Threats

In 2006, it was estimated that about 950 marsh mongooses are hunted yearly in the Cameroon part of the Cross-Sanaga-Bioko coastal forests. [19]

Related Research Articles

Mongoose A family of mammals in Africa and Asia

A mongoose is a small terrestrial carnivorous mammal belonging to the family Herpestidae. This family is currently split into two subfamilies, the Herpestinae and the Mungotinae. The Herpestinae comprises 23 living species that are native to southern Europe, Africa and Asia, whereas the Mungotinae comprises 11 species native to Africa. The Herpestidae originated about 21.8 ± 3.6 million years ago in the Early Miocene and genetically diverged into two main genetic lineages between 19.1 and 18.5 ± 3.5 million years ago.

Viverridae family of mammals, the viverrids

Viverridae is a family of small to medium-sized mammals, the viverrids, comprising 15 genera, which are subdivided into 38 species. This family was named and first described by John Edward Gray in 1821. Viverrids occur all over Africa, into southern Europe, in South and Southeast Asia across the Wallace Line. Their occurrence in Sulawesi and in some of the adjoining islands shows them to be ancient inhabitants of the Old World tropics.

African civet largest representative of the African Viverridae

The African civet is a large viverrid native to sub-Saharan Africa, where it is considered common and widely distributed in woodlands and secondary forests. It is listed as Least Concern on the IUCN Red List since 2008. In some countries, it is threatened by hunting, and wild-caught individuals are kept for producing civetone for the perfume industry.

Yellow mongoose species of mammal

The yellow mongoose, sometimes referred to as the red meerkat, is a member of the mongoose family. It averages about 1 lb (1/2 kg) in weight and about 20 in (500 mm) in length. It lives in open country, from semi-desert scrubland to grasslands in Angola, Botswana, South Africa, Namibia, and Zimbabwe.

Banded mongoose species of mongoose

The banded mongoose is a mongoose species native from the Sahel to Southern Africa. It lives in savannas, open forests and grasslands and feeds primarily on beetles and millipedes. Mongooses use various types of dens for shelter including termite mounds. While most mongoose species live solitary lives, the banded mongoose live in colonies with a complex social structure.

Stripe-necked mongoose species of mammal

The stripe-necked mongoose is a mongoose species native to forests and shrublands from southern India to Sri Lanka.

Genet (animal) genus of mammals

A genet is a member of the genus Genetta, which consists of 14 to 17 species of small African carnivorans. The common genet is the only genet present in Europe and occurs in the Iberian Peninsula and France.

Common genet species of mammal

The common genet is a small viverrid indigenous to Africa that was introduced to southwestern Europe and the Balearic Islands. It is widely distributed north of the Sahara, in savanna zones south of the Sahara to southern Africa and along the coast of Arabia, Yemen and Oman. It is listed as Least Concern on the IUCN Red List.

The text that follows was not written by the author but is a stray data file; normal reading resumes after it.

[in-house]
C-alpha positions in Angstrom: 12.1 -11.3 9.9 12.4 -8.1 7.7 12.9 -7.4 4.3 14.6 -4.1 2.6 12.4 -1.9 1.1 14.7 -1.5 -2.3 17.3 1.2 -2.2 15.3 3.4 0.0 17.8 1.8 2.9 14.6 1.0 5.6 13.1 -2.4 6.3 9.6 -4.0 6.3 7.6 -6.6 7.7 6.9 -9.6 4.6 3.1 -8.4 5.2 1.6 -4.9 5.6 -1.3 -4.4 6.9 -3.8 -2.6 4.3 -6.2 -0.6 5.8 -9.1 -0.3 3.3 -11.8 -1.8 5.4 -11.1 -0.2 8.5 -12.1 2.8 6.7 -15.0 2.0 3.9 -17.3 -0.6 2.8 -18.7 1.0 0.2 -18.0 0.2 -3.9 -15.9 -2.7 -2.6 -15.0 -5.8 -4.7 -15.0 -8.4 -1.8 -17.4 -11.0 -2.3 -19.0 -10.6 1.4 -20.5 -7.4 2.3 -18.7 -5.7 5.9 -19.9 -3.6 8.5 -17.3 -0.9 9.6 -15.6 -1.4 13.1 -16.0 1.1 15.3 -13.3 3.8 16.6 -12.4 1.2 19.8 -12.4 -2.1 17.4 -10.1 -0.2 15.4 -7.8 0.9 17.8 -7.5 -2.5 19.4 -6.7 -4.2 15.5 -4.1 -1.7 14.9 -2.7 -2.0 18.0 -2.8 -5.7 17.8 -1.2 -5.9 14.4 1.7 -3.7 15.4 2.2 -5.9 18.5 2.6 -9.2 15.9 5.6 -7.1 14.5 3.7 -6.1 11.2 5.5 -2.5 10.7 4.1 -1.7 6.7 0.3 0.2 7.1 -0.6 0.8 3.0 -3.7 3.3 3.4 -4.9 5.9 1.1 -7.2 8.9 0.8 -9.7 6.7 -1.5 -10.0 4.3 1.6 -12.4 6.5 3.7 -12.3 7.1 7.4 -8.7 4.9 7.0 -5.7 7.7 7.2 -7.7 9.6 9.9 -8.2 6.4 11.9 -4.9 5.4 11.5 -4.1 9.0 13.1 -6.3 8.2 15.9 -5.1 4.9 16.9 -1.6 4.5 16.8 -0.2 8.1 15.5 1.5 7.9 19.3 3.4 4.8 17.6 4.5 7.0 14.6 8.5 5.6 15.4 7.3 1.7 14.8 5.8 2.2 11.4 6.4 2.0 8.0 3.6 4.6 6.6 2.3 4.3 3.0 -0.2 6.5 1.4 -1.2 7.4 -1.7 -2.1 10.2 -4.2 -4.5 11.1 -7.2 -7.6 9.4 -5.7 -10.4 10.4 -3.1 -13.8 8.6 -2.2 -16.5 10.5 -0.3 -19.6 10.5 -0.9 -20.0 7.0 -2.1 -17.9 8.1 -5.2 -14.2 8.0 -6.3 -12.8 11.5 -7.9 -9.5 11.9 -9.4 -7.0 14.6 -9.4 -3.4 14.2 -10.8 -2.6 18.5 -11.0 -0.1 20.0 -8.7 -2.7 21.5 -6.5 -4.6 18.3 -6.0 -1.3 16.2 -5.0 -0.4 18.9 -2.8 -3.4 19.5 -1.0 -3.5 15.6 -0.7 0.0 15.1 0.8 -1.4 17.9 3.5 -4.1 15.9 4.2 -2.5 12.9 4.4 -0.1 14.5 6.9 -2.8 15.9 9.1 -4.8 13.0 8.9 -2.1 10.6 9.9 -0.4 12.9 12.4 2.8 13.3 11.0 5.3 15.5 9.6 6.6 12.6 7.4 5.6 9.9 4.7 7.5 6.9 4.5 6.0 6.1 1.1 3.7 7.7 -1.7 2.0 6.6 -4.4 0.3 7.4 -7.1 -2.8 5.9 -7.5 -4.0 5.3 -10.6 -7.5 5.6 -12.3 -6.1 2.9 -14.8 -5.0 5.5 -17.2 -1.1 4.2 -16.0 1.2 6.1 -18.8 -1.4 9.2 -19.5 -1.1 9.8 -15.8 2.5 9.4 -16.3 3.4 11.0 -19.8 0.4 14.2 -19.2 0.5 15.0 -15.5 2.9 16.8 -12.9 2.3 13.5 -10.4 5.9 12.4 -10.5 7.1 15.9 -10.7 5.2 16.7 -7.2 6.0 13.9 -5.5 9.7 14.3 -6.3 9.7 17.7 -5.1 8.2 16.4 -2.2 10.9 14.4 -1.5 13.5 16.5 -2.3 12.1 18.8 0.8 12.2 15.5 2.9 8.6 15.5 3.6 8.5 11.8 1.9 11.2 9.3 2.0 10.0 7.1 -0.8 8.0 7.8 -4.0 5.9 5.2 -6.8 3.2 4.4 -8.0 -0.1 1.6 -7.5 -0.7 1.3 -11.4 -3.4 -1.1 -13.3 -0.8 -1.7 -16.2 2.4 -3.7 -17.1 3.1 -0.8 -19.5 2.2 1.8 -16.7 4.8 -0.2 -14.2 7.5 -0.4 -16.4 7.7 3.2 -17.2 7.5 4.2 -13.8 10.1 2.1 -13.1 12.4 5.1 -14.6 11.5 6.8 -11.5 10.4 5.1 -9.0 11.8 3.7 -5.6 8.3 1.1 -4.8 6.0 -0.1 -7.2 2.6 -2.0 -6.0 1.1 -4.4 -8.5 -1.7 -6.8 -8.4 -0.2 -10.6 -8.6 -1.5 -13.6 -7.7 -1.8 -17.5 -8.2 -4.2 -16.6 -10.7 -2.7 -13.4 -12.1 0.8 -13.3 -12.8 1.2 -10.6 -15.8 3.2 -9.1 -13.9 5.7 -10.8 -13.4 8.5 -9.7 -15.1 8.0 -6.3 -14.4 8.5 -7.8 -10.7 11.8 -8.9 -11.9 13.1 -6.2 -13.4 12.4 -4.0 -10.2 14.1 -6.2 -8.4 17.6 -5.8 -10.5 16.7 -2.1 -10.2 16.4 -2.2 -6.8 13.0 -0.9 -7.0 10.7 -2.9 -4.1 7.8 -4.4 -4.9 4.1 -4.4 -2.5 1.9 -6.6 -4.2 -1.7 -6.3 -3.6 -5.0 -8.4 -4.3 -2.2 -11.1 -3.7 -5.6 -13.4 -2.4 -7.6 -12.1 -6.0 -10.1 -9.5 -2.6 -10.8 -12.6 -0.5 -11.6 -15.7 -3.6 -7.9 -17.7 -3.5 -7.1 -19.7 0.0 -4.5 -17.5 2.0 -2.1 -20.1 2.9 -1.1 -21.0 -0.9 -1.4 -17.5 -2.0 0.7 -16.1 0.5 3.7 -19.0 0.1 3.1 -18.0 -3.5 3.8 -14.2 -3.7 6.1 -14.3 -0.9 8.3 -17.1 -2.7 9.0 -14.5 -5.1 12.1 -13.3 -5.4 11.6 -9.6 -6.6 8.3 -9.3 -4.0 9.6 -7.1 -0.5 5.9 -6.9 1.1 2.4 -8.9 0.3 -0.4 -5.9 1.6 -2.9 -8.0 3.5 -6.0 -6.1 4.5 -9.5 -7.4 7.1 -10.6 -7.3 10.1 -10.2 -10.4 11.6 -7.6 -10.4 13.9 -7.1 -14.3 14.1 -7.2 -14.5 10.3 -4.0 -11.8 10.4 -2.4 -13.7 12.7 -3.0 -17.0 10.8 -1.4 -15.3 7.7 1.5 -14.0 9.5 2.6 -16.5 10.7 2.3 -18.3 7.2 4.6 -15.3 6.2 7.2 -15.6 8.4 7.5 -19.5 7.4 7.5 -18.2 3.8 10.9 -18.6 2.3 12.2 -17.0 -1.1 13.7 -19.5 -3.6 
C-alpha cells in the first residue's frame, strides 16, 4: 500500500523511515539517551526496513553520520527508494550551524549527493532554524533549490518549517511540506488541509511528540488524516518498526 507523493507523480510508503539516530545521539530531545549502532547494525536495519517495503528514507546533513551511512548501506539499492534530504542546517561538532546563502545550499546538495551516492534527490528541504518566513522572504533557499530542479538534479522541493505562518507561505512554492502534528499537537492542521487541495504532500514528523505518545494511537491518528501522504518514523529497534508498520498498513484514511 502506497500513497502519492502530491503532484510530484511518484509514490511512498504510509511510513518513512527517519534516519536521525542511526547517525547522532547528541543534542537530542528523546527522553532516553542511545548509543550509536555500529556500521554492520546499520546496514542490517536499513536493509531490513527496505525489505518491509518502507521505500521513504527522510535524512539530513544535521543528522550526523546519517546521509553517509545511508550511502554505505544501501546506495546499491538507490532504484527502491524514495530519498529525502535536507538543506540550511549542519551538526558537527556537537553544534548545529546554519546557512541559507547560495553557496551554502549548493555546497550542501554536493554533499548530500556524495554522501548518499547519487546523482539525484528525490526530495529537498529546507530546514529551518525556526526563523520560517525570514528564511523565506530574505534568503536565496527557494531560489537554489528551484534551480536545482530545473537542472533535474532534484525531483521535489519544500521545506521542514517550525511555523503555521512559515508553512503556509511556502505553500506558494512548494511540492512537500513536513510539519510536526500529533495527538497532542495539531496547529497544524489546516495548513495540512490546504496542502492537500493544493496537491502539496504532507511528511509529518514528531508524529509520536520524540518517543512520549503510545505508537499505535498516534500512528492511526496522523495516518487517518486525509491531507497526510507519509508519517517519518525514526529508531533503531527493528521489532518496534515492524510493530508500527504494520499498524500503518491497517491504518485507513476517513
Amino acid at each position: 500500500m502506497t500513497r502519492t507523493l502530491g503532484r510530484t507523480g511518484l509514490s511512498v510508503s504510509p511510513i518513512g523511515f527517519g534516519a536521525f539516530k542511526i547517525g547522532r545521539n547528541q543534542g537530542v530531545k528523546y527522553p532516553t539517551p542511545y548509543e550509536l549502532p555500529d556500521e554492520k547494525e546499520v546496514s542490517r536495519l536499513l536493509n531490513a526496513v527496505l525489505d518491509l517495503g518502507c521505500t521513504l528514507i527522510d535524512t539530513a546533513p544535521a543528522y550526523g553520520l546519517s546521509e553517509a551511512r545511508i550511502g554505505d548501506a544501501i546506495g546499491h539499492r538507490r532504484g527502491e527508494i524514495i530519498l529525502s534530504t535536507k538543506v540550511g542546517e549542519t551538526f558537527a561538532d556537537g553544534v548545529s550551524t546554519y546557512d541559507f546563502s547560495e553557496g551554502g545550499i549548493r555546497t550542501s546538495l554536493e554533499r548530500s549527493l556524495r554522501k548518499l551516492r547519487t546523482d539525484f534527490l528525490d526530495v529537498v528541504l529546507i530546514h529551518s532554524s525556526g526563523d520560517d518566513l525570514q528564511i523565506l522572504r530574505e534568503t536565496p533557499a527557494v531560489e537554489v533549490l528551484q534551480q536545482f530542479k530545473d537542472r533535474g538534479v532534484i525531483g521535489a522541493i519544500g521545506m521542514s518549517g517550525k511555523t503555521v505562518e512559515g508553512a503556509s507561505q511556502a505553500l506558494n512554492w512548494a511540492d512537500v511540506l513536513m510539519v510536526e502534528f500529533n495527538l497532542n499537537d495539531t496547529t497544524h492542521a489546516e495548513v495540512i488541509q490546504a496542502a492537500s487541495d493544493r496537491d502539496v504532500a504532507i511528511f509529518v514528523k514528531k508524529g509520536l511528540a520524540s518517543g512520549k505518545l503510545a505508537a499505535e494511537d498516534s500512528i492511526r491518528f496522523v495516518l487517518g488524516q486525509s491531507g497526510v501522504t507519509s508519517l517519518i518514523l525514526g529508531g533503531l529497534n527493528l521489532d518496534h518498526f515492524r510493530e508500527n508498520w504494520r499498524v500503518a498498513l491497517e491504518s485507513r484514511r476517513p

Eupleridae family of carnivorans

Eupleridae is a family of carnivorans endemic to Madagascar and comprising 10 known living species in seven genera, commonly known as euplerids, Malagasy mongooses or Malagasy carnivorans. The best known species is the fossa, in the subfamily Euplerinae. All species of Euplerinae were formerly classified as viverrids, while all species in the subfamily Galidiinae were classified as herpestids.

Crab-eating mongoose species of mammal

The crab-eating mongoose is a mongoose species ranging from the northeastern Indian subcontinent and Southeast Asia to southern China and Taiwan. It is listed as Least Concern on the IUCN Red List.

Egyptian mongoose Species of mammal

The Egyptian mongoose, also known as ichneumon, is a mongoose species native to the Iberian Peninsula, coastal regions along the Mediterranean Sea between North Africa and Turkey, tropical and subtropical grasslands, savannas, and shrublands in Africa. Because of its widespread occurrence, it is listed as Least Concern on the IUCN Red List.

Black-footed mongoose species of mammal

The black-footed mongoose is a mongoose species native to Central Africa, where it inhabits deep deciduous forests from eastern Nigeria to the southern Democratic Republic of the Congo. It has been listed as Least Concern on the IUCN Red List since 2008. It is omnivorous and feeds on ants, termites, Orthoptera, small rodents, frogs, lizards and fruits. It is mostly solitary and nocturnal.

Slender mongoose species of mammal

The slender mongoose, also known as the black-tipped mongoose or the black-tailed mongoose, is a very common species of mongoose of sub-Saharan Africa.

Indian brown mongoose species of mammal

The Indian brown mongoose is a mongoose species native to the Western Ghats in India and the western coast in Sri Lanka. It is listed as Least Concern on the IUCN Red List.

Long-nosed mongoose species of mammal